I won’t be able to do that. Politics is not the same any more. I wished it was. Before I became governor, I was a senator. It was in the middle of term that I turned 40. There were people who felt I was ambitious, but I went by public will. If it was today, I wouldn’t have been able to make it to a council seat. I didn’t have money, and the people told me that they were not asking for my money; that they would spend theirs; that wanted to be properly represented. That was my pledge, and from there, they asked me to come and try for the governorship. And we had leadership and parties that had principles and programmes, and advertised these when they were contesting elections. I belonged to the Unity Party of Nigeria (UPN), led by Chief Obafemi Awolowo. Anyone, who was contesting a position, went through very rigorous primaries, very objective; very fair that gave people, fresh hands like me to win nomination over seniors and experienced people old enough to be our parents in UPN. It is not done today; somebody, who sees himself as the boss determines who contests an election; there may be pretense at primaries; it is never real. So, we have moved backwards; our democracy has become less democratic. Our service has become less public; it is has become increasingly personal and self-serving.
How do we move forward?
What we should do is learn, where the rains began to beat us; let us find out what we have done wrong and from when, and then, we design what to do to correct it. And some people are doing that all around the country already. Some of us walked out of partisan politics for this reason. I don’t belong in any political party, even when I was made a minister, I didn’t belong in any party because I can’t make it in this kind of system. And I don’t believe in it. It will be a sin: beneficiary of a democratic system, who had nothing but became everything, as it were, now, to be part of those people; joggling with those people who believe that they have the right to make everyone and everything.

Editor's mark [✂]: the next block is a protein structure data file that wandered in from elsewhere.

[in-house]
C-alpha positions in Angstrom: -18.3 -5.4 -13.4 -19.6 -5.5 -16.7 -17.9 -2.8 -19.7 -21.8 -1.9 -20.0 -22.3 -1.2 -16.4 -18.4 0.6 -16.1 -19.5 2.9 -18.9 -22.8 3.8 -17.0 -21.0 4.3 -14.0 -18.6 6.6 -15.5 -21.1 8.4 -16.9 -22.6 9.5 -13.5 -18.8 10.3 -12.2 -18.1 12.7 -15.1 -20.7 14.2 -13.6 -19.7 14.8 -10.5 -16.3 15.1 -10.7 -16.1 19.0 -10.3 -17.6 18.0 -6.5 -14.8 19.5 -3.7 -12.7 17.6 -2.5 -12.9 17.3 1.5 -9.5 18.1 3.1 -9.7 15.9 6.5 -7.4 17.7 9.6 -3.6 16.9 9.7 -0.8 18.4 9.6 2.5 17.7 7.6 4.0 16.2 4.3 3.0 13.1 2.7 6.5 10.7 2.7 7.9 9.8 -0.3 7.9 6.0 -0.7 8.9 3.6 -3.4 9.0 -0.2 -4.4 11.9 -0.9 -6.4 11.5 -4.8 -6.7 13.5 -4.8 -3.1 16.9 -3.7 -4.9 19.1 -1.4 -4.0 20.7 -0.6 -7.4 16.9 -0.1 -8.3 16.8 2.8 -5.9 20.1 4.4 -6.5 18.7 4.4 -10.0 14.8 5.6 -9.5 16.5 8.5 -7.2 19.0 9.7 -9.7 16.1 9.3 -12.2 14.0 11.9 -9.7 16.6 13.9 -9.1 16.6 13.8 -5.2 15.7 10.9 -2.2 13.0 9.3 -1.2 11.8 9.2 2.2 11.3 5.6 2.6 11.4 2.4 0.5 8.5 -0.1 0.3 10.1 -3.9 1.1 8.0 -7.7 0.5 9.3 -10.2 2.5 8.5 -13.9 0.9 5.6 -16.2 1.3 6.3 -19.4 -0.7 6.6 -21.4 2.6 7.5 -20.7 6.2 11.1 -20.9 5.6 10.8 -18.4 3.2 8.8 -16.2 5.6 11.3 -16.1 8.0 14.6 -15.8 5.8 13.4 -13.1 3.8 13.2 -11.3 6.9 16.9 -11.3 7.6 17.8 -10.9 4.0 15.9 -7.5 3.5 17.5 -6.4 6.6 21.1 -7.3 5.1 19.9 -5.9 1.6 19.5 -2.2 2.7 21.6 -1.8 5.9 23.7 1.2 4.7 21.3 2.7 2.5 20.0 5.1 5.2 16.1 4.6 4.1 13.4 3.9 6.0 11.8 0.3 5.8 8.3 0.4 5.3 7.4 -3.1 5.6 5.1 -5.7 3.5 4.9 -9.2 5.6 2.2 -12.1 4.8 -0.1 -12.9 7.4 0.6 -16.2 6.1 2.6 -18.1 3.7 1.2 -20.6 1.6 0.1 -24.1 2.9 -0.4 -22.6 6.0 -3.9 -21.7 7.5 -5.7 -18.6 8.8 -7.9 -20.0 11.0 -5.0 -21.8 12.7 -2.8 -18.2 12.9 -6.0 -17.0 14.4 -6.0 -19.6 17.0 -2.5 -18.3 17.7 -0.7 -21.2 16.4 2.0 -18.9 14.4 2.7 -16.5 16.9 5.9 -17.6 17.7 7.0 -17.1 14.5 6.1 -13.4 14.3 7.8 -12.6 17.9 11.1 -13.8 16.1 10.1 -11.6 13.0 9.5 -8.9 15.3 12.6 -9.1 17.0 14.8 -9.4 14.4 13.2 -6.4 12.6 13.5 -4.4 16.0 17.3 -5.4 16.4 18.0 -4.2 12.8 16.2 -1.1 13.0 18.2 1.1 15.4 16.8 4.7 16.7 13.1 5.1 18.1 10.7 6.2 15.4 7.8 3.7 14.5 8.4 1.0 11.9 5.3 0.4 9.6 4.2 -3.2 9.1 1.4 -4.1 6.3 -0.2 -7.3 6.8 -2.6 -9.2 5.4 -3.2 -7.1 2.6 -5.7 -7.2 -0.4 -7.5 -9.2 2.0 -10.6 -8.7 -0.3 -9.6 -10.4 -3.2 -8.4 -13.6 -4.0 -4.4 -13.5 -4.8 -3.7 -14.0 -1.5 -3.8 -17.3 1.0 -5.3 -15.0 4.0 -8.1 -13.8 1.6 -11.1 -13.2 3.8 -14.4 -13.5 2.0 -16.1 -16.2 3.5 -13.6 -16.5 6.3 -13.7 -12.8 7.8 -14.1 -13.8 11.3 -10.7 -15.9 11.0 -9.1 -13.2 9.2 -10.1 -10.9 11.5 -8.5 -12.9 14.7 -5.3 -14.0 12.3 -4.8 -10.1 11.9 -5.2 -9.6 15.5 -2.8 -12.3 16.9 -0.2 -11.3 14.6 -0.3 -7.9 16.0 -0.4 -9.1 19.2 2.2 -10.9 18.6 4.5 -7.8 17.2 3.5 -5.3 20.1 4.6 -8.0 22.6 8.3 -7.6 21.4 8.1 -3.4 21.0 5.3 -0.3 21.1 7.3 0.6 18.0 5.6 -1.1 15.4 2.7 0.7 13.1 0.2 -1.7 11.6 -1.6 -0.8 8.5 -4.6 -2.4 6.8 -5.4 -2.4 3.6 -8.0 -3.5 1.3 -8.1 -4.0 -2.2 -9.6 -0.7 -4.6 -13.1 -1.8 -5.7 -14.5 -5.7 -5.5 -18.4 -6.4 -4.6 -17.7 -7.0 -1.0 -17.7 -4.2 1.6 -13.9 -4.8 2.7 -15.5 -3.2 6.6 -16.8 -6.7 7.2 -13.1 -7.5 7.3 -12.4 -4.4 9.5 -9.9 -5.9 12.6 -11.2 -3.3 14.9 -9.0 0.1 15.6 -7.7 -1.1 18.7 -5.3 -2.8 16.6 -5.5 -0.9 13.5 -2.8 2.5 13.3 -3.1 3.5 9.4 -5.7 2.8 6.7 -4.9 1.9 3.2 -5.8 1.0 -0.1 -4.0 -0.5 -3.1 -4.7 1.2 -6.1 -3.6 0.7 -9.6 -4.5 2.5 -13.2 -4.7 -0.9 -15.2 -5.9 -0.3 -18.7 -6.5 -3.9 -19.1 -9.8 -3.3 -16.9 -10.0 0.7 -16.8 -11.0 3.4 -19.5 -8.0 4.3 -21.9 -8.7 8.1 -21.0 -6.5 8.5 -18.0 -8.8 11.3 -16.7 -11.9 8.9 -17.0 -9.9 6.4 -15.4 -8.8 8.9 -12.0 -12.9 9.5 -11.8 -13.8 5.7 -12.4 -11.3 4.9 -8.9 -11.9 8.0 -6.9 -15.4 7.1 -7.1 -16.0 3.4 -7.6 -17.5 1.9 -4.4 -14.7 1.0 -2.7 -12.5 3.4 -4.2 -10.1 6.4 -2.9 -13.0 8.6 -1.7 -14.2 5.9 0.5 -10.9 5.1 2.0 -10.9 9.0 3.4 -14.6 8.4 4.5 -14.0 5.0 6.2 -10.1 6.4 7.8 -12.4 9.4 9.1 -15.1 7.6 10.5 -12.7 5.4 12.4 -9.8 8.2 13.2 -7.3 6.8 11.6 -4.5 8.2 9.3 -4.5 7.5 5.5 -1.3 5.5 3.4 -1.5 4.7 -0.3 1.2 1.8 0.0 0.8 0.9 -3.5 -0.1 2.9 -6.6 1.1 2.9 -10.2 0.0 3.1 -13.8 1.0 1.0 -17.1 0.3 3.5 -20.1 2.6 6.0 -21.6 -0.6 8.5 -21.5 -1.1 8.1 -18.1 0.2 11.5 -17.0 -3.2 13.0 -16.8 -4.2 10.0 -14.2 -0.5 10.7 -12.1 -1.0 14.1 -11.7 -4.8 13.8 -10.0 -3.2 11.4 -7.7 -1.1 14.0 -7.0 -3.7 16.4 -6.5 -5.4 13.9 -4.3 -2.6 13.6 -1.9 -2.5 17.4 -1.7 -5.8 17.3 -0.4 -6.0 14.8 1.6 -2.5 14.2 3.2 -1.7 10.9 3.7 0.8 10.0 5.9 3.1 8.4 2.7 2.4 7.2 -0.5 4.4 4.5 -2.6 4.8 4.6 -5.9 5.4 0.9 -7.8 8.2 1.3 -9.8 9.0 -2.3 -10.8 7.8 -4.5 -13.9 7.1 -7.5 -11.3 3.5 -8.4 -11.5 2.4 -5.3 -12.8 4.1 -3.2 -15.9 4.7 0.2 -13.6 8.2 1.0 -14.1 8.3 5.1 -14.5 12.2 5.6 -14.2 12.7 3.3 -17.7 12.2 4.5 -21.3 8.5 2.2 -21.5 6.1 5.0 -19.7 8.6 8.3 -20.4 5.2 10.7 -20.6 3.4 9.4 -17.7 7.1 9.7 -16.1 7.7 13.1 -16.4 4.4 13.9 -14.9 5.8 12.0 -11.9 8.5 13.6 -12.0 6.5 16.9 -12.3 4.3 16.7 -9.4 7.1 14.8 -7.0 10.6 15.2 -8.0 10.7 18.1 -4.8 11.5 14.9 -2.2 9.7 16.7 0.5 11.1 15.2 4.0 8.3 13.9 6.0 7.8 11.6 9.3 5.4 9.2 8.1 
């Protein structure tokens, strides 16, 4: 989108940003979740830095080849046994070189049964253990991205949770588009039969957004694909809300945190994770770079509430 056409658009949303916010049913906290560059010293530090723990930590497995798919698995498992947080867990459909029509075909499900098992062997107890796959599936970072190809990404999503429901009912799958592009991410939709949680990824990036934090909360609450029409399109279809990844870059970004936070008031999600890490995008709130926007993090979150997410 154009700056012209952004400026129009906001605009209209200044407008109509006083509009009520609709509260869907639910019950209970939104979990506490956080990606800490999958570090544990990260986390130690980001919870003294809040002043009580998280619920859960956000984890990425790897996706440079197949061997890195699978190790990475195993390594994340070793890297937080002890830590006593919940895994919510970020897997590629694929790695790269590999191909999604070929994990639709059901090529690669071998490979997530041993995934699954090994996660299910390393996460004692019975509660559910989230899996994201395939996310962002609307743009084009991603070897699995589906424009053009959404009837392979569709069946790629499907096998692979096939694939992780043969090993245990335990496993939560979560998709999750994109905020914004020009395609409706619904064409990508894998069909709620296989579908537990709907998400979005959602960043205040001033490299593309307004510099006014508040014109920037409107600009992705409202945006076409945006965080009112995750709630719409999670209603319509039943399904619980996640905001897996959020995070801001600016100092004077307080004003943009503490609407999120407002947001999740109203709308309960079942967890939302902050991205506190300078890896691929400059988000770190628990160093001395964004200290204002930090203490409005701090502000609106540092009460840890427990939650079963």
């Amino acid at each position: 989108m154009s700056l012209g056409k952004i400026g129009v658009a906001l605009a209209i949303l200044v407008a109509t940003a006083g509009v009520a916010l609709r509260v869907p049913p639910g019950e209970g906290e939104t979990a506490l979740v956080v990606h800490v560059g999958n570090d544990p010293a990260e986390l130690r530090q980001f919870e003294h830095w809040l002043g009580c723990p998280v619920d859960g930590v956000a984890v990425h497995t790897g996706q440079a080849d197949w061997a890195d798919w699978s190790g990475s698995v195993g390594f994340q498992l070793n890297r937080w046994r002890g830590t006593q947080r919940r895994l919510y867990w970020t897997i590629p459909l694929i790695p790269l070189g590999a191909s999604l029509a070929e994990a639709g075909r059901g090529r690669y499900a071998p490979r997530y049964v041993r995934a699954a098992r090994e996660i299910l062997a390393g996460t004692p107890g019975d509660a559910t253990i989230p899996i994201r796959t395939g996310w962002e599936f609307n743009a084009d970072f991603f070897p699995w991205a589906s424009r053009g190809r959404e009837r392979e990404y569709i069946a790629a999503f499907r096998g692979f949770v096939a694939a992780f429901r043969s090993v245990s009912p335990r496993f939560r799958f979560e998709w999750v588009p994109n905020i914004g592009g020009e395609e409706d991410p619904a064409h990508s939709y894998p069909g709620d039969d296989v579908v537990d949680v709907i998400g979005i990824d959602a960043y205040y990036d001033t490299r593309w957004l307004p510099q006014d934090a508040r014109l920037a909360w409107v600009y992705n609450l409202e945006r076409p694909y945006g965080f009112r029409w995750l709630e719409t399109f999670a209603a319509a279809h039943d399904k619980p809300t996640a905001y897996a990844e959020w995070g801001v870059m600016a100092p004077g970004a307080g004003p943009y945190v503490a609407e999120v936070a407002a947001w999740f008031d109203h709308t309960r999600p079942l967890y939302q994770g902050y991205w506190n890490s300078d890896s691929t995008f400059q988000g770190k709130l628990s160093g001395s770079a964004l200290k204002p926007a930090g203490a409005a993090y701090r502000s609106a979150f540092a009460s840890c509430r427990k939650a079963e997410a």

Then, how do we address the undue use of money, positions, and godfathers in politics?
Devil fathers! I think awareness is the beginning of correction; we are aware now. I hope many more of us and those of you in the media would let the world know that people have these feelings, and who believe that some of the problems we have in the country come from insufficient understanding of what government is supposed to be.
The excuse of the military for usurping power in the past was alleged high scale of corruption among the political class; so, they came in as corrective regimes?
Some of them brought in greater corruption than they ever had. Who are the most corrupt leaders of Nigeria that we have to-date? Until the last administration, it was the military. Did anybody steal as much as the late General Sani Abacha? Was that the military? So, we must know what is wrong. For us, it is a question of going back to where we were at the beginning: clean, clearer politics. If a party is going to contest an election, it must have principles; it must say what it is going to do when it gets to power so that it can be assessed against its profession, to start with. When I was going to contest election under the platform of UPN, our programmes were free primary education, integrated rural development, free health, etc. These are things that you can assess. If I said I was going to do that, after four years, you can say, how much of these has he done? Does this man deserve a second chance? But along the way, you keep saying this is what you are going to do; this is what you doing. How many of the recent governments gave us programmes? How do you assess people when they didn’t say what they were going to do and the leader is not insisting on programme? So, you are not establishing a medium of assessment.